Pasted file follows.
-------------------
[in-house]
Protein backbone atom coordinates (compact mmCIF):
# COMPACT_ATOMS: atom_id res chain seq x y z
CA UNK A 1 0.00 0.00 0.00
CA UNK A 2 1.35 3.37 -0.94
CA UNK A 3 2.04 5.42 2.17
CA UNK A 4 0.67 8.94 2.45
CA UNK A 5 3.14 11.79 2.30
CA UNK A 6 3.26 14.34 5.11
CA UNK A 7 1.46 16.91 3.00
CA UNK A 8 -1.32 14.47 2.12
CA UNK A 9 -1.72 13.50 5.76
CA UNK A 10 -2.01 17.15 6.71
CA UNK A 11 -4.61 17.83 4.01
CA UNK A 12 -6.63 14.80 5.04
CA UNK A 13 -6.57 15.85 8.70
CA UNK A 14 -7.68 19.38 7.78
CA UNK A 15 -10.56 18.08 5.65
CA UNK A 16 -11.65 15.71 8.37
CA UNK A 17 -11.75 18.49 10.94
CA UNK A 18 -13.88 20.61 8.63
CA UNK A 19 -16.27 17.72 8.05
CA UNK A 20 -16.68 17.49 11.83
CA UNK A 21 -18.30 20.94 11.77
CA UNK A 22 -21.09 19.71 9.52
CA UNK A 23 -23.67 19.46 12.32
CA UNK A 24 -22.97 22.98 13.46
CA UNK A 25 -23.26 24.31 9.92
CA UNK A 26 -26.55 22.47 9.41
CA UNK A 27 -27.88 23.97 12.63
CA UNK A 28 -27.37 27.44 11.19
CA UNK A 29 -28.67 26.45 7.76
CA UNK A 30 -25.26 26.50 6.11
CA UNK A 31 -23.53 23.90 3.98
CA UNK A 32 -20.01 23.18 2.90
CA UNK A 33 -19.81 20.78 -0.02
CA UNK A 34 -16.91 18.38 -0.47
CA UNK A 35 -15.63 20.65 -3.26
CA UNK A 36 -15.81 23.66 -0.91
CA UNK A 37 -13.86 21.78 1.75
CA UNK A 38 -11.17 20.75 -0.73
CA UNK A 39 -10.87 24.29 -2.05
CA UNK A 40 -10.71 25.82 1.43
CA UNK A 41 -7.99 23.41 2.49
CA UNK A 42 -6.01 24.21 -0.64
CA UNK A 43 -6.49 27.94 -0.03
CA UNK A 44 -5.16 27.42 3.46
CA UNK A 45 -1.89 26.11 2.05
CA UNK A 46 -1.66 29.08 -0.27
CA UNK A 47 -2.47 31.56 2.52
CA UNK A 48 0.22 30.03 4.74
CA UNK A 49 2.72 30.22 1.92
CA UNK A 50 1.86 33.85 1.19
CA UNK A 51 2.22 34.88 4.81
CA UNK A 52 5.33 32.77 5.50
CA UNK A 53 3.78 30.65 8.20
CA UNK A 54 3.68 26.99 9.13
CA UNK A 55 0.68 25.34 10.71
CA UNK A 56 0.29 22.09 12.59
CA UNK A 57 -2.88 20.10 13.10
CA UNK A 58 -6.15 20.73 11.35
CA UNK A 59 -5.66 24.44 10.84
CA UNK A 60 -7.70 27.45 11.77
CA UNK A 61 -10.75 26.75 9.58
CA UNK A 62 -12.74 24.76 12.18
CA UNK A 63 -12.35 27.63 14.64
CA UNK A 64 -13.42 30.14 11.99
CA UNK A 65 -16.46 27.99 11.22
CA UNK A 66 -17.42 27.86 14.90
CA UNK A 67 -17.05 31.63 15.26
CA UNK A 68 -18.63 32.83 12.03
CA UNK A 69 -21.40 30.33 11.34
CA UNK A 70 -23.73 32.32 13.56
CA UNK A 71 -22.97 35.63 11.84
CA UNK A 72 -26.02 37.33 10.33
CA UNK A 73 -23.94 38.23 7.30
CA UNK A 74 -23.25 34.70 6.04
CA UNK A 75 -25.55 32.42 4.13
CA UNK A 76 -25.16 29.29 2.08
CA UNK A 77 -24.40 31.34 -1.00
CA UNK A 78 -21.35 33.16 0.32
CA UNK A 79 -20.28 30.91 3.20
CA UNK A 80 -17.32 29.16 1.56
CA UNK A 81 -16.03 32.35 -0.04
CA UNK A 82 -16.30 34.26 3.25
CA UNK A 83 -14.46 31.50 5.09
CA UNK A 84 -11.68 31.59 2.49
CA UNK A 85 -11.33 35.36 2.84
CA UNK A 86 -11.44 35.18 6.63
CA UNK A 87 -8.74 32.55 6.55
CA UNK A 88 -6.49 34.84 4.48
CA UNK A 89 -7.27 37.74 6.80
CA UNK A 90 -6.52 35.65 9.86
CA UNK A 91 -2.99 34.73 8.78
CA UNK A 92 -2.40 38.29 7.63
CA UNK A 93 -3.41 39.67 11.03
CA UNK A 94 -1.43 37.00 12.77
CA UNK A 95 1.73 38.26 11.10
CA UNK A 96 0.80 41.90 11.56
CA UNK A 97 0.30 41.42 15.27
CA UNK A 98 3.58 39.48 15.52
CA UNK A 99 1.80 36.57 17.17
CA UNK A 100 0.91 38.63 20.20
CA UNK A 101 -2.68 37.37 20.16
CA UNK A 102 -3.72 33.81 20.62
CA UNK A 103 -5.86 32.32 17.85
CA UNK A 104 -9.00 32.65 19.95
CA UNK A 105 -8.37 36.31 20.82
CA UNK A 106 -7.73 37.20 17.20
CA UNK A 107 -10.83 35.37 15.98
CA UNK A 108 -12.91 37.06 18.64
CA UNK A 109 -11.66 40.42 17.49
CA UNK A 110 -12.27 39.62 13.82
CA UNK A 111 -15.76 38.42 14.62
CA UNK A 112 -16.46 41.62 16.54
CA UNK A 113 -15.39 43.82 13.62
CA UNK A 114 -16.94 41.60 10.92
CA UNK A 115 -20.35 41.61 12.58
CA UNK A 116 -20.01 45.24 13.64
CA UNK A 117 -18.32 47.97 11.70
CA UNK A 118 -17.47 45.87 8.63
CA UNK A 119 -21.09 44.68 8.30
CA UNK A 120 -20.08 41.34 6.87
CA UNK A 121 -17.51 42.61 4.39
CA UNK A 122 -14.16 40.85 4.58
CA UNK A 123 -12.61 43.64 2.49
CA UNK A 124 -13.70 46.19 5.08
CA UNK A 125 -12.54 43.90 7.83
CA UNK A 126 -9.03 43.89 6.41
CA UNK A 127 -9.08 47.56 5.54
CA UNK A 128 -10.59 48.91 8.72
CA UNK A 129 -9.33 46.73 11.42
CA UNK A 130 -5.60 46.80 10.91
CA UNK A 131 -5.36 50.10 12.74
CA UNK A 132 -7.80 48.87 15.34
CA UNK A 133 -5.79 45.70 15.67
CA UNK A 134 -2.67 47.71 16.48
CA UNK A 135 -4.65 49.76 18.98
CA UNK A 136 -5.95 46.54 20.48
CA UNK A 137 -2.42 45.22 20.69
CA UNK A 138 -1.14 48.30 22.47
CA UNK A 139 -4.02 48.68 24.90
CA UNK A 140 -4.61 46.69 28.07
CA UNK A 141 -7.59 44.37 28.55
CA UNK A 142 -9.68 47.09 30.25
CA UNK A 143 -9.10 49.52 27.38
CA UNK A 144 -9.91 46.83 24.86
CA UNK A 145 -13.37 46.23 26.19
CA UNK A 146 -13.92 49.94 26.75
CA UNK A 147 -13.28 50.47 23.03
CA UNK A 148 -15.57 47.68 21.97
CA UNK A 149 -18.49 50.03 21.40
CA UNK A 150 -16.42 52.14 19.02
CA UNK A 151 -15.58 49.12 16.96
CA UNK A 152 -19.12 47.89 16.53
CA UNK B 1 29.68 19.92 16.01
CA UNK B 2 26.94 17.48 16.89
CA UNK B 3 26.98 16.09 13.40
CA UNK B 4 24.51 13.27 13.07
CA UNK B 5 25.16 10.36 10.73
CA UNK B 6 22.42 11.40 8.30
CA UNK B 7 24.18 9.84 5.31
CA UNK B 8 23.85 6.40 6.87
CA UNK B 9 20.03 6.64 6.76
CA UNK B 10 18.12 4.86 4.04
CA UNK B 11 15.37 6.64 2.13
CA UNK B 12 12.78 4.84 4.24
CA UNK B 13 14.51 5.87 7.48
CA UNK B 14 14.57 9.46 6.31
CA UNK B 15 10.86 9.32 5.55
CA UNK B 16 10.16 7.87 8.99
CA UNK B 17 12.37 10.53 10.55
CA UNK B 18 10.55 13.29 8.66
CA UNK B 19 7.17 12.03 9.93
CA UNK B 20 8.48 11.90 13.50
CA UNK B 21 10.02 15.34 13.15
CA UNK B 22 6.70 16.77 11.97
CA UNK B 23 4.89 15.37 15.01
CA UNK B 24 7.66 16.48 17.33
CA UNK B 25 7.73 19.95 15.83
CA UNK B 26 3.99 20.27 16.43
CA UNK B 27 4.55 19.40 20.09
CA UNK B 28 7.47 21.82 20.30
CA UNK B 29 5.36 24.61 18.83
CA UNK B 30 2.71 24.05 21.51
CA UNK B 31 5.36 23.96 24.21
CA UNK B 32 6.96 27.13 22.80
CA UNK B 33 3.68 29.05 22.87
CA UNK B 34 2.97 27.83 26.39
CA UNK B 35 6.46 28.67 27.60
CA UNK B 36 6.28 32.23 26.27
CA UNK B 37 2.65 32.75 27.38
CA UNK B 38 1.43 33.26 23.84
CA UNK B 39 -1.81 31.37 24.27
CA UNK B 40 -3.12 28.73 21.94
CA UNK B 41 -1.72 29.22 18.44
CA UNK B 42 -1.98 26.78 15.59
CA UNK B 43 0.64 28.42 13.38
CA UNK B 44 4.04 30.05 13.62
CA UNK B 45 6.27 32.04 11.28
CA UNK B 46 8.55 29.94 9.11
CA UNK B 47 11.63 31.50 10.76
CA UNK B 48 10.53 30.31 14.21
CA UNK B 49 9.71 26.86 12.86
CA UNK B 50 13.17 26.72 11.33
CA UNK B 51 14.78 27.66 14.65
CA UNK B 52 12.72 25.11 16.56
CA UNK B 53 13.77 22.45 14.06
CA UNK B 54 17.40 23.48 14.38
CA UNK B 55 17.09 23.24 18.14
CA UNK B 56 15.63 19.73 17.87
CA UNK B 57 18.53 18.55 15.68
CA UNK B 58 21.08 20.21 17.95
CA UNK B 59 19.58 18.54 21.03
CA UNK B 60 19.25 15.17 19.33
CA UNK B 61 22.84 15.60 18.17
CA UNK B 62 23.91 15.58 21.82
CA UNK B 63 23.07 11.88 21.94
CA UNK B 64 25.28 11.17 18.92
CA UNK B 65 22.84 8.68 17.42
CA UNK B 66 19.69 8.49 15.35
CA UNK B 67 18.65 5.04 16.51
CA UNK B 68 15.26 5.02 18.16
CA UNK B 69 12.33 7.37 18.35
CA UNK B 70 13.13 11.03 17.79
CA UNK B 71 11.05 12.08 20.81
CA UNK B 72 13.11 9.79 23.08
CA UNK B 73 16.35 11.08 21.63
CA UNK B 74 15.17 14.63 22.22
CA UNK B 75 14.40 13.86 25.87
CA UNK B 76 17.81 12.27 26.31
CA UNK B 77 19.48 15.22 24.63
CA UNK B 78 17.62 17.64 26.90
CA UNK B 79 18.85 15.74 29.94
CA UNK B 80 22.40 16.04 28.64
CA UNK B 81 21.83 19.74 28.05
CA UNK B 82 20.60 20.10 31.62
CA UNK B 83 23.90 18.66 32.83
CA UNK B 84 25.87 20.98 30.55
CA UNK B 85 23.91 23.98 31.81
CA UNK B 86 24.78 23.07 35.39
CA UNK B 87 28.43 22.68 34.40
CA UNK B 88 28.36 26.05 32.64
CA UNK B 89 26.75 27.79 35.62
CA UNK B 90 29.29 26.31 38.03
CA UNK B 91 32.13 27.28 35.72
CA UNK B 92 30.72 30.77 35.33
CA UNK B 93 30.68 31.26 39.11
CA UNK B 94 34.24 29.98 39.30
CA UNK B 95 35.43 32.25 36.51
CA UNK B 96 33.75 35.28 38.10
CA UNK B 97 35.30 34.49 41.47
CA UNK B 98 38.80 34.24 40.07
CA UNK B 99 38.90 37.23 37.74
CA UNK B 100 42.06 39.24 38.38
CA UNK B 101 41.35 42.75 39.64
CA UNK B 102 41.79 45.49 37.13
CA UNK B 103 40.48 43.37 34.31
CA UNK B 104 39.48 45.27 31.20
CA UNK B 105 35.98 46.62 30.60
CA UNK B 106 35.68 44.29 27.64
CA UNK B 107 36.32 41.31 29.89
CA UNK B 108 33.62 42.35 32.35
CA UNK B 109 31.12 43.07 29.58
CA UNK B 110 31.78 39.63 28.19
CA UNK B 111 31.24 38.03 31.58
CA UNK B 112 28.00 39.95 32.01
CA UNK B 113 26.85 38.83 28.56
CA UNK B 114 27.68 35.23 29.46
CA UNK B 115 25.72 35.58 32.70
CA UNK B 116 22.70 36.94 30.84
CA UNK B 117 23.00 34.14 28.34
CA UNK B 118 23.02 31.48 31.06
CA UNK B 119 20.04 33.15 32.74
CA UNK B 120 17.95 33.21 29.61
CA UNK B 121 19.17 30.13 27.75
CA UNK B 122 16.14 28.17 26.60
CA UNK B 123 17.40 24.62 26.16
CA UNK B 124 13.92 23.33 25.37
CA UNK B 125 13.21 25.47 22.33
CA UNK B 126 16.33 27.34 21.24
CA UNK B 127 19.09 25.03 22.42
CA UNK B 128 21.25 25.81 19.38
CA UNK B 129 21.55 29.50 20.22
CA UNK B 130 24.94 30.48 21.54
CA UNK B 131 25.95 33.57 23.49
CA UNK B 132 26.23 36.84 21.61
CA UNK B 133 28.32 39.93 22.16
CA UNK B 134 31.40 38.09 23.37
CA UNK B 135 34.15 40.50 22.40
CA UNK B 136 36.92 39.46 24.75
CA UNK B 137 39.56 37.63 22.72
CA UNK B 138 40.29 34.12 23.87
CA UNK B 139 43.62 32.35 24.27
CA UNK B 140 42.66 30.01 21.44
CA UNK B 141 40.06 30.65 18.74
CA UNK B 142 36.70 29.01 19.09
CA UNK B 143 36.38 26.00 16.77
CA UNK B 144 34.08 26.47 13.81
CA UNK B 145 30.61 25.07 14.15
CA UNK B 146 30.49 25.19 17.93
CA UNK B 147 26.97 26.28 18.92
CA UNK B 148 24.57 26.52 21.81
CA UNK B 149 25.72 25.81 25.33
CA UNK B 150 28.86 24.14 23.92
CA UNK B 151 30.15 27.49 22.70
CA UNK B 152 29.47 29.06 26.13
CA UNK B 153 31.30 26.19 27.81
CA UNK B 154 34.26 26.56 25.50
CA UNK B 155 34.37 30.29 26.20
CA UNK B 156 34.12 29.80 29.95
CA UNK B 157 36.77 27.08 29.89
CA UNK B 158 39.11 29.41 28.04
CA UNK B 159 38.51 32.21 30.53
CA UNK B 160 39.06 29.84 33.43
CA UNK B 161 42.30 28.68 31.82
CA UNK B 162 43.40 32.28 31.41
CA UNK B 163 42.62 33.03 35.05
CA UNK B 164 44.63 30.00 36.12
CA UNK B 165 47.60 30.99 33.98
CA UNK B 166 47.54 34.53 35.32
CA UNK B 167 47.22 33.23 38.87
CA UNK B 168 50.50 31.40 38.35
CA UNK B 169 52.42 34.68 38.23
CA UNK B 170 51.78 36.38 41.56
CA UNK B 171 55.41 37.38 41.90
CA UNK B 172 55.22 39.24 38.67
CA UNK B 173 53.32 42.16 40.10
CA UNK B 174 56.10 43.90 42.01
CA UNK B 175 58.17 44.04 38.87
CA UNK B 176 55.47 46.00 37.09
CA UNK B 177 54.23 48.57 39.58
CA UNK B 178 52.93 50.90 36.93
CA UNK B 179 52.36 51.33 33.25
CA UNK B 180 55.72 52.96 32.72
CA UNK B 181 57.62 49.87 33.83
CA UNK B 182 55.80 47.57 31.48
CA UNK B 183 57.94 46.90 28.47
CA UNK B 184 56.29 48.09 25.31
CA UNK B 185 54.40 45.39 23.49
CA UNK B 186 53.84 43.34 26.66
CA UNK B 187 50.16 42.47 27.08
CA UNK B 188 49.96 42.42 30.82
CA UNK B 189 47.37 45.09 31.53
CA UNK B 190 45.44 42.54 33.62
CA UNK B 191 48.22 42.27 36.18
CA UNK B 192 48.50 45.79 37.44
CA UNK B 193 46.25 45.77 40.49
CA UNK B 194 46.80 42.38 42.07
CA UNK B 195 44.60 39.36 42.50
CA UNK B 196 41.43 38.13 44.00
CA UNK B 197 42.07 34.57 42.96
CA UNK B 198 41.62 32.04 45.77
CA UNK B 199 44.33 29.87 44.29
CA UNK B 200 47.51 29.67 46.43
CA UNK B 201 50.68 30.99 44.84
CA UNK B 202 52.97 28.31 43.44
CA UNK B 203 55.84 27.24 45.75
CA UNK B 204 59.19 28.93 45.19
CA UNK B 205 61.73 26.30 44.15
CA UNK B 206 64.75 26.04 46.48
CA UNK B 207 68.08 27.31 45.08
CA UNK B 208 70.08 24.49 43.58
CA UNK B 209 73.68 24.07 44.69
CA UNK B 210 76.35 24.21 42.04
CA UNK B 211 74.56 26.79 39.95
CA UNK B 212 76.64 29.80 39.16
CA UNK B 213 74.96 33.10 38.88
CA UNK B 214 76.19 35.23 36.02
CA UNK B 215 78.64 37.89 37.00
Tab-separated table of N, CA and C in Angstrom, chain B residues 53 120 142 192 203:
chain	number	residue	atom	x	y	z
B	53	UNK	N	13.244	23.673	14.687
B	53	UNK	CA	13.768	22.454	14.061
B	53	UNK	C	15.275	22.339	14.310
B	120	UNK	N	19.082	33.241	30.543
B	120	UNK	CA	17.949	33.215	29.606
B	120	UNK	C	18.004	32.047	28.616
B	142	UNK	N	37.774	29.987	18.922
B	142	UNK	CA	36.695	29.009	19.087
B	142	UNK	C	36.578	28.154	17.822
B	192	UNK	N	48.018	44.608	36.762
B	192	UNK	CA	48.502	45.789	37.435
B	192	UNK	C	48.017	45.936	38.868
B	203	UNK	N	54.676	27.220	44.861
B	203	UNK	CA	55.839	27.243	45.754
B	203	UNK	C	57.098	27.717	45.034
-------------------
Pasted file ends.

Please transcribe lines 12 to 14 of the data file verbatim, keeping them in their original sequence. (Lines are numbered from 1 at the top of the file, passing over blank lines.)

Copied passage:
CA UNK A 9 -1.72 13.50 5.76
CA UNK A 10 -2.01 17.15 6.71
CA UNK A 11 -4.61 17.83 4.01